that the discoveries claimed by our YoxVienna, 2 in Bohemia, 1 in Moravia, 4 in of the authors of the Journal des Savans, ford Correspondent, belong of right to Mr. Hungary and Transylvania, 2 in Gallicia, in the room of the late M. Visconti. *C********d, to whom the author ascribes 1 in Styria, 1 in Carinthia, 1 in Salzburg,

several interesting emendations, which will 1 in Tyrol, 2 in Illyria, 7 in Italy. With

appear in the ensuing edition of his valuable the exception of the Austrian Observer, the


publication. Wanderer, the Vienna Bohemian Gazette, the Ephemerides Posonienses, the Magyaz


Philostorgus is informed that we thought

and still think the lines signed Squib, and Kurir, the Servian Gazette, and the THÁE-Thursday, 14—Thermometer from 41 to 56. ΓΡΑΦΟΣ, these papers are chiefly read for

Barometer from 29, 60 to 29, 71. received from an entirely anonymous corresthe advertisements and miscellaneous intel Wind S. and SbE. 24.–Very rainy till the pondent, a very clever and humorous jeu ligence. evening, when it became clear.

il'esprit. We were certainly not aware of Rain fallen, 175 of an inch.

the death of the person alluded to; but

though we would not insert the most exOf hym that soughte his Wife agaynst the Friday, 15-Thermometer from 39 to 59.

Barometer from 29, 71, stationary. quisite wit to hurt private feelings, we can-
Wind E. WbN. and NE. 1-Generally clear.

not agree that there was any thing of that A man the whose wyfe, as she came

Rain fallen, 25 of an inch.

nature, or personal, in the verses alluded to. ouer a bridg fell in to the ryuer and Saturday, 16–Thermometer from 40 to 62.

We muy add, en passant, that those who was drowned; wherfore he wente and

Barometer from 29, 72 to 29, 82.

treat others so freely, from the Prince to sought for her vpward against the stream, Wind NW. and SW. 1.- Morning clear; the the peasant, have no right to be so selfishly wherat his neighboures, that wente with rest of the day cloudy, with a few drops of rain tender. hynı maruayled, and sayde he dyd nought, about one. A few common flies were flying about The Editor of the Annals of the Fine he shulde go seke her downewarde with the to-day for the first time.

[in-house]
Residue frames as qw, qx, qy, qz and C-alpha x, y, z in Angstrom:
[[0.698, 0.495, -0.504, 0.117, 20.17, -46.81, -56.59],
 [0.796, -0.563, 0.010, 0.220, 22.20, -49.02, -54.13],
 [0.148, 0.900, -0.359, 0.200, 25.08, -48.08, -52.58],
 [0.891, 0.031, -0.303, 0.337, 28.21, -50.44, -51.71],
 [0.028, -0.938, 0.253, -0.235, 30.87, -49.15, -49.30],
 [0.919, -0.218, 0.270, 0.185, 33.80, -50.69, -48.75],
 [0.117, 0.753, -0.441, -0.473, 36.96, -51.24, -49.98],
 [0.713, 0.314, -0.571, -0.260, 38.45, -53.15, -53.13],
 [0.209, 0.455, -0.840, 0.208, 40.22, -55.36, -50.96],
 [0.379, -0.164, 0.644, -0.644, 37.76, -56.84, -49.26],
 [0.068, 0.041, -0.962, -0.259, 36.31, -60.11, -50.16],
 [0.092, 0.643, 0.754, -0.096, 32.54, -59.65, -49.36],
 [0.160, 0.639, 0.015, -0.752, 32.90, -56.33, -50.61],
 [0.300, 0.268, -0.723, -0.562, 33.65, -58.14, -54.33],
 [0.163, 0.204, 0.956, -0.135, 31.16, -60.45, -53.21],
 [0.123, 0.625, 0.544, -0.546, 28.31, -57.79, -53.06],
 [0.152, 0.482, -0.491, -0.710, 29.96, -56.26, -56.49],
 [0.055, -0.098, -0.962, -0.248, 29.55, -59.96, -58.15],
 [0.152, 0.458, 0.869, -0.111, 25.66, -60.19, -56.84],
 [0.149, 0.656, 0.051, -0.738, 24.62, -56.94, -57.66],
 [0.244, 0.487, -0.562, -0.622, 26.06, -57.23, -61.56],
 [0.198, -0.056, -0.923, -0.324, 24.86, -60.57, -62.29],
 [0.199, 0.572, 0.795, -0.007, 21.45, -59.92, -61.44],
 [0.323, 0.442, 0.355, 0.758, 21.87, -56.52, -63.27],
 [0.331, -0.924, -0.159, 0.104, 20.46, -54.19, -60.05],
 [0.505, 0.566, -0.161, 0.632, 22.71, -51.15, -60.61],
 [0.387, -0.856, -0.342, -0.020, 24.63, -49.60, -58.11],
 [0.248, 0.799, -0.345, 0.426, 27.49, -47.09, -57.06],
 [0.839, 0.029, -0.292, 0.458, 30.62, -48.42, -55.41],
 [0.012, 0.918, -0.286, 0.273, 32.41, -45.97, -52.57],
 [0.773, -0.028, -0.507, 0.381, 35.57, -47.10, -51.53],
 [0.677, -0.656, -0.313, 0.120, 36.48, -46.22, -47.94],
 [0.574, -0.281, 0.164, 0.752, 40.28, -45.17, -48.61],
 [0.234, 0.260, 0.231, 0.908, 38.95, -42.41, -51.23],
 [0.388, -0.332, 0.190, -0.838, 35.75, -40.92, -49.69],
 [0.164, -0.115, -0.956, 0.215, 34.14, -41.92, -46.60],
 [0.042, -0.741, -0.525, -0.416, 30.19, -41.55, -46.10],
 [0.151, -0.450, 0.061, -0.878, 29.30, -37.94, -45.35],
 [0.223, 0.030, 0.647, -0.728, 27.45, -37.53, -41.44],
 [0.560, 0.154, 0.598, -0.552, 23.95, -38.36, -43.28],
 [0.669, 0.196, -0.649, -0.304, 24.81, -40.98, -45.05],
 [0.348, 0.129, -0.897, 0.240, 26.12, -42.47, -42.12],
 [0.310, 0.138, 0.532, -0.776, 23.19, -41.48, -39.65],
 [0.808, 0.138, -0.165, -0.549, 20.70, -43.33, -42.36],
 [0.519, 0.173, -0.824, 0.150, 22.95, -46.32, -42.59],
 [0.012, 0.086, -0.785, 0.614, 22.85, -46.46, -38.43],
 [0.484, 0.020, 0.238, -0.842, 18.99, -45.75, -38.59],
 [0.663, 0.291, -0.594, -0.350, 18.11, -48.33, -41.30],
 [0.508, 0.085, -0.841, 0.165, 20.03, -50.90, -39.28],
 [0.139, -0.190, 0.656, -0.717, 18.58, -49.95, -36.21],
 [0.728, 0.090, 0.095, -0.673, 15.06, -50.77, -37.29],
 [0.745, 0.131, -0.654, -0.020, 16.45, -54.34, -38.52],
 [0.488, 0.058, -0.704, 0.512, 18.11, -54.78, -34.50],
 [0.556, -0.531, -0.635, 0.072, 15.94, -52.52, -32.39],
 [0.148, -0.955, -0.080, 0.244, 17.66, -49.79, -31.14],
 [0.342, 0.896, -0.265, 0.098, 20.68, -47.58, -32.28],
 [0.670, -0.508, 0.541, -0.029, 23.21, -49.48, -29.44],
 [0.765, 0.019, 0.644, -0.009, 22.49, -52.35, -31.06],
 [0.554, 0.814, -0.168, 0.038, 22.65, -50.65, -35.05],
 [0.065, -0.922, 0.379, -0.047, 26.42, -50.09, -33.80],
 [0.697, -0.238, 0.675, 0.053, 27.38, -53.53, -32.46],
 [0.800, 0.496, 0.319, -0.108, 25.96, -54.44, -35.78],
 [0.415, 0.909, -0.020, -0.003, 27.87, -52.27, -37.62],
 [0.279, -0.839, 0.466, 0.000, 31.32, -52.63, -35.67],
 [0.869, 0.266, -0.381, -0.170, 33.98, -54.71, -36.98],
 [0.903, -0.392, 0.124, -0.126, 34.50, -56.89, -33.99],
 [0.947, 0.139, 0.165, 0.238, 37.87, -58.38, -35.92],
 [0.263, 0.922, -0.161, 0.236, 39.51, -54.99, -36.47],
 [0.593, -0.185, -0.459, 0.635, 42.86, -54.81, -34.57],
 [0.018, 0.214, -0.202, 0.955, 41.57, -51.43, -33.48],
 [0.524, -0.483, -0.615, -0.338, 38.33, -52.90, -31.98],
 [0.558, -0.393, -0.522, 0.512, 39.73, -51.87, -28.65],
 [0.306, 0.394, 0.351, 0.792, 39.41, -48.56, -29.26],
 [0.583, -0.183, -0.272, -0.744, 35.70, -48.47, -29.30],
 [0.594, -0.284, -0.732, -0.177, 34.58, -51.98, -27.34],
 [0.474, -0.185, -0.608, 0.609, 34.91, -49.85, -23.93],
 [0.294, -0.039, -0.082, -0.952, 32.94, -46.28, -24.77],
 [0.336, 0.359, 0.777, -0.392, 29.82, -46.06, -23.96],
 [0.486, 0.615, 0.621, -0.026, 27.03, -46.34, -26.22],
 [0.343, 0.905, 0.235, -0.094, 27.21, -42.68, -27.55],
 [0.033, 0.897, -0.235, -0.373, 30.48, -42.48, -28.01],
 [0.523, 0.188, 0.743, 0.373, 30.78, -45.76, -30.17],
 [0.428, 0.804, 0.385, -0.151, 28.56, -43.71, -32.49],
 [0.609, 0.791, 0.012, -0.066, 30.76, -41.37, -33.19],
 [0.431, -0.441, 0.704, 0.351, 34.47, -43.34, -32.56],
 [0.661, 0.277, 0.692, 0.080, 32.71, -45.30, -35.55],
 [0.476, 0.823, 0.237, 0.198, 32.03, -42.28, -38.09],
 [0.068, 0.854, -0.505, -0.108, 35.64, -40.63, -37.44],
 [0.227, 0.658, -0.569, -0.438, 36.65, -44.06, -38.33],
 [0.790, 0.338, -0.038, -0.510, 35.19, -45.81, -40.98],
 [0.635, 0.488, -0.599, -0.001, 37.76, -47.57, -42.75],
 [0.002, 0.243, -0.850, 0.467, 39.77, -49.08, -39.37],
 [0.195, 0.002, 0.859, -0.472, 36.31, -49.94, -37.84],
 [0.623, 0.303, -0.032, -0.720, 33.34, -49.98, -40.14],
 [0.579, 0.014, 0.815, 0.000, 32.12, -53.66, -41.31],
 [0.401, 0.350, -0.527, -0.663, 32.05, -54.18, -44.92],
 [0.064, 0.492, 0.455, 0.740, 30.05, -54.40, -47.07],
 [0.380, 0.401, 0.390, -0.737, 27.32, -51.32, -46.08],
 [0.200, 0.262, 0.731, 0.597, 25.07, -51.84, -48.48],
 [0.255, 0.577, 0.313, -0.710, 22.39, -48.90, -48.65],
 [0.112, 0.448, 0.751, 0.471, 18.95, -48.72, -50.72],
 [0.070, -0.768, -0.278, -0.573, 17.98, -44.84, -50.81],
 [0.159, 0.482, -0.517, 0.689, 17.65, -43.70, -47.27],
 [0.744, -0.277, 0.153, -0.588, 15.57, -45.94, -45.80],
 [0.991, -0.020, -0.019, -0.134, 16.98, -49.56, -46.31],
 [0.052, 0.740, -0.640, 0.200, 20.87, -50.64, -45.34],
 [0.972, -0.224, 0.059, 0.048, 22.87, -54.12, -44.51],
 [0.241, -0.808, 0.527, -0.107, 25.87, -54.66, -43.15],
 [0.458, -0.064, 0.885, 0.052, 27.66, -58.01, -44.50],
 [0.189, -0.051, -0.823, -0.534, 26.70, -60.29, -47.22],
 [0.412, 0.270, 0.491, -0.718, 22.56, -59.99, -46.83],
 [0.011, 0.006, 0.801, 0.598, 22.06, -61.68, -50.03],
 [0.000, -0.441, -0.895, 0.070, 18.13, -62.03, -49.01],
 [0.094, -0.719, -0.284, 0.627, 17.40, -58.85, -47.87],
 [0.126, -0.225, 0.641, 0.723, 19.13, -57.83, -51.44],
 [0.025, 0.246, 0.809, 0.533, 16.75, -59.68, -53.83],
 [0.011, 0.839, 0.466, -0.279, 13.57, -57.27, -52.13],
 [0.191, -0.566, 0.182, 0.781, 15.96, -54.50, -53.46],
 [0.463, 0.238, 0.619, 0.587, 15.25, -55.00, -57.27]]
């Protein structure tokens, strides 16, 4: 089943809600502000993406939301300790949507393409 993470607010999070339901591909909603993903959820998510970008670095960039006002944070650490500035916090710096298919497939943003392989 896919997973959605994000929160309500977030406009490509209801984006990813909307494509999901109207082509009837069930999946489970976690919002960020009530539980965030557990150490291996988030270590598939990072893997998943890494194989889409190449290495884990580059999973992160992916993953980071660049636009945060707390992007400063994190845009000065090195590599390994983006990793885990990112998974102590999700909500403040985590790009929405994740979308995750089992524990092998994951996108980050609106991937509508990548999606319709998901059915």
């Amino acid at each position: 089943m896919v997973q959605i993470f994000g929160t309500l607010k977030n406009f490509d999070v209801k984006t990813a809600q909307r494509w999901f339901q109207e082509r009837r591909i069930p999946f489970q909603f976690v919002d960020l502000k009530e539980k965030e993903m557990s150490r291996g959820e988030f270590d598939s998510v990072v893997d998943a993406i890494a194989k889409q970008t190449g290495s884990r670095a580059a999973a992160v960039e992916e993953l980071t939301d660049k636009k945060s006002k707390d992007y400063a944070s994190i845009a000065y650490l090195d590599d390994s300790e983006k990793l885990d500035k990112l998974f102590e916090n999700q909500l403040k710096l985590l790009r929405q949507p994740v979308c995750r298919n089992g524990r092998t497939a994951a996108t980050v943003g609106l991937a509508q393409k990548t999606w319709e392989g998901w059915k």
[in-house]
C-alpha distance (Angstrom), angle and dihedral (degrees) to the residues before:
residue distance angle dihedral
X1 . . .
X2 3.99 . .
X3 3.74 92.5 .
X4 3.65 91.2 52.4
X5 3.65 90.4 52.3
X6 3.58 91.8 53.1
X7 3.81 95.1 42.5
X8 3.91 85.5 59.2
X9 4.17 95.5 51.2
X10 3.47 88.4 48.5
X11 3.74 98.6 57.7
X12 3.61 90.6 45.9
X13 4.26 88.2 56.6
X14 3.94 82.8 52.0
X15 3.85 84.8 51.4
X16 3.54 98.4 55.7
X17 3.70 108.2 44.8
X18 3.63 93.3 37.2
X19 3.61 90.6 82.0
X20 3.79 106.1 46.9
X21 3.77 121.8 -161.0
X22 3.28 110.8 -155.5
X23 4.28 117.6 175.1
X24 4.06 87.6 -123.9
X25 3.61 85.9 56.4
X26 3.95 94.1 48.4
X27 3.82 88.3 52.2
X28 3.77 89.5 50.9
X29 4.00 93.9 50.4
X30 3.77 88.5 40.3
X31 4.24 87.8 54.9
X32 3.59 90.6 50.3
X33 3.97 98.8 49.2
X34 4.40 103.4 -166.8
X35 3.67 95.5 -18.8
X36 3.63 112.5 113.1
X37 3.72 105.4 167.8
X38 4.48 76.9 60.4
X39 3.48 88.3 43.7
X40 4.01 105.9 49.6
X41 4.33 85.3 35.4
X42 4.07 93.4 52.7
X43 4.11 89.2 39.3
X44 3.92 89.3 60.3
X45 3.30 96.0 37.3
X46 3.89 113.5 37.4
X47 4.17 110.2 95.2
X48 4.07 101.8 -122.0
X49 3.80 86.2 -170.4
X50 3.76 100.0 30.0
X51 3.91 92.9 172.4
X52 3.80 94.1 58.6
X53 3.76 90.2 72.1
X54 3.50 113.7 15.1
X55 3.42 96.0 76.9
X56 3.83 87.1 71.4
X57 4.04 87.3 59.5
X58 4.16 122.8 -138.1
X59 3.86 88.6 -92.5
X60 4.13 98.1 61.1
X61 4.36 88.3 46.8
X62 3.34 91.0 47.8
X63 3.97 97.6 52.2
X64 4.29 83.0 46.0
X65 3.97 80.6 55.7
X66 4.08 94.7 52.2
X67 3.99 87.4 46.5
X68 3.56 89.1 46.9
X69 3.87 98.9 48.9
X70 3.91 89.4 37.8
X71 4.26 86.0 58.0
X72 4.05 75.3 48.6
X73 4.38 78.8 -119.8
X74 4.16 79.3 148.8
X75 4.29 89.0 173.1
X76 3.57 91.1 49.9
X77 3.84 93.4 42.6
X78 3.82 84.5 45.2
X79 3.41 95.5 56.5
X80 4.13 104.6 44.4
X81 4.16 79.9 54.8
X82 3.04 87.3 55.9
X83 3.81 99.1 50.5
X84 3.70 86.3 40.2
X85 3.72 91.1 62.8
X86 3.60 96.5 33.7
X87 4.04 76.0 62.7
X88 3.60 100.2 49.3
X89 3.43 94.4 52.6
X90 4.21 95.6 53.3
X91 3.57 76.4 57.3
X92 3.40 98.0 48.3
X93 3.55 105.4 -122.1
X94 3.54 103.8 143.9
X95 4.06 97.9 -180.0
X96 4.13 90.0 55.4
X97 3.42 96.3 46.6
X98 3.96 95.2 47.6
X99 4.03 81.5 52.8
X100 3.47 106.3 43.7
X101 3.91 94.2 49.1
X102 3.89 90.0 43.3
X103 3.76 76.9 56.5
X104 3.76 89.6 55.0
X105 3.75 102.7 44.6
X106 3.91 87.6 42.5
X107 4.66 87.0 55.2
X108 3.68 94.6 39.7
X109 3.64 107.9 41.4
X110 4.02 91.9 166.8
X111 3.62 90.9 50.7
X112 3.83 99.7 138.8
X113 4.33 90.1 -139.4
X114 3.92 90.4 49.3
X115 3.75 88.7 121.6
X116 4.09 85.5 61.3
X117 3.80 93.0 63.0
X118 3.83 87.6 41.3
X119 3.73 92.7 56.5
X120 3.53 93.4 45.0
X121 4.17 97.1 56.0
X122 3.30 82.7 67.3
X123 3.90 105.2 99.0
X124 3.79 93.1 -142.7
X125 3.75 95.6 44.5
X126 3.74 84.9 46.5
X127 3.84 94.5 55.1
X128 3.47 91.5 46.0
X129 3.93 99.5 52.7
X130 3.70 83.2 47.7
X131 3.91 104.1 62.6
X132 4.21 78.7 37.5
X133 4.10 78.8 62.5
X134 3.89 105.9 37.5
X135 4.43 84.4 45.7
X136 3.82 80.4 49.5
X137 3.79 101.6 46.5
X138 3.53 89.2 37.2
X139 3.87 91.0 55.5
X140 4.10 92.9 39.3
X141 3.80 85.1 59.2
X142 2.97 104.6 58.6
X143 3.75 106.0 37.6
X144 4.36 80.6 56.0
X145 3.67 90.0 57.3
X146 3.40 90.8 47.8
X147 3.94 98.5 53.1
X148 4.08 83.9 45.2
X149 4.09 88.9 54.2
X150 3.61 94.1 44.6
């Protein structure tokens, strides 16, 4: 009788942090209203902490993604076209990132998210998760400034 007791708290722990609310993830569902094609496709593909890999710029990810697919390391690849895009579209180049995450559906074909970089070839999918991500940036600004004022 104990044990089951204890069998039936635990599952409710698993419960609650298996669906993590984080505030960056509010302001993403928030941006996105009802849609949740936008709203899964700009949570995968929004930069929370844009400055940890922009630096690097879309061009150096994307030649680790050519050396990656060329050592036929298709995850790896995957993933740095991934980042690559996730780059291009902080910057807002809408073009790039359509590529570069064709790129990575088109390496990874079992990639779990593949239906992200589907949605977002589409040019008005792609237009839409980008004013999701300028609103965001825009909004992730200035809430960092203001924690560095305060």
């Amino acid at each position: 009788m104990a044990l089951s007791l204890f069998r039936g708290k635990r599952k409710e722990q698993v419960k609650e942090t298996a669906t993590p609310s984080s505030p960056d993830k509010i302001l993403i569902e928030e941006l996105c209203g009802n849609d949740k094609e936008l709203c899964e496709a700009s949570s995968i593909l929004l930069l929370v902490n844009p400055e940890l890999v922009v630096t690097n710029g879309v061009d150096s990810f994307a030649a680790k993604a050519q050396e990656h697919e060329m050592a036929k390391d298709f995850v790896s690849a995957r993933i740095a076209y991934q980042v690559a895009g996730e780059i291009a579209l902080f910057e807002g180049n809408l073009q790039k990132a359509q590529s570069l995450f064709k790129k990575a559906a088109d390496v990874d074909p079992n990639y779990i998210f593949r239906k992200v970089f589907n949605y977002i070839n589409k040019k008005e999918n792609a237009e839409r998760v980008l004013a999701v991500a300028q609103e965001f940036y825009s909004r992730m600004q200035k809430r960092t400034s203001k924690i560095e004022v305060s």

Arts has reclaimed from us the priority of streame-Naye, quod he, I am sure I shall Sunday, 17—Therinometer from 43 to 56. neuer fynde her that waye: For she was so

publishing the Report of the Dilettanii

Barometer from 29, 84 to 29, 95. waywarde and so contrary to euery thynge,

Society on Grecian Antiquities, which ap

Wind WbN. NbE. and N. General cloud, peared in the literary Gazette of the 20 while she lyuedde, that I knowe very well with a little misling rain about noon, and a inst, with an intimation that it was original. nowe she is deed, she wyll go agaynste the short smart shower in the evening. streame.

Rain fallen, 05 of an inck.

We hasten to rectify this erroneous im

pression, and to assign the merit where Monday, 18–Thermometer from 44 to 67. it is due ; for we consider the plagiaOf the emperour Augustus and the olde

Barometer from 30, 06 to 30, 15. risms, without acknowledgment, which are Men.

Wind NbW. and NbE. 1.-Clear till about daily seen in literary property, to be dis,

nine in the evening, when it became overcast, As the noble emperour Augustus on a

Rain fallen, 05 of an inch.

honourable to the cause of literature and time cam in to a bayne, he behelde an

science, and make it an invariable rule to old Man that hadde done good seruice in Tuesday, 19–Thermometer from 46 to 57.

quote our authority for every article which

Barometer from 30, 20 to 30, 18. the Warres, frotte himselfe agaynste a

we insert in our Journal. But in the premarble pyller for lacke of one to helpe to ing very cold in the evening.

Wind N. 2.—Generally cloudy, the wind blow sent instance the matter was prepared for wasshe him, th emperour moued with pite

the Literary Gazette long previous to its gaue an annuite to fynde hym a seruaunt Wednesday, 20— Thermometer from 39 to 64.

appearance, and we had not then seen to wayte vpon him. When this was knowen

Barometer from 30, 25 to 30, 28. the Number of the ANNALS in which it

Wind NE. 1.--Clear. a great sorte of olde men drewe them toge

was published a month before we could ther, and stode where as the emperour

Latitude 51. 37.32. N. \find a convenient opportunity to give it

Longitude 3. 51. W. shulde passe forth by, euerye one of them

place. rubbynge his owne backe with a marble Edmonton, Middlesex. JOHN ADAMS.

From an oversight in our last Number, stone The Emperour demaunded why they dyd so ? Bycause noble emperour, sayd

the account of the Kaleidoscope, and the

clever poetry on the same subject, were not they, we be not able to kepe seruauntes to TO CORRESPONDENTS. do it. Why quod the emperour, one of you

acknowledged as being derived from the maye clawe and frote an others backe well British Mosses.-1. C********d of

Cambridge Chronicle. inough. Tales and Quicke Answeres." | Halesworth must excuse us, if with all possi BENSLEY and Sons, Bolt Court, Fleet Street,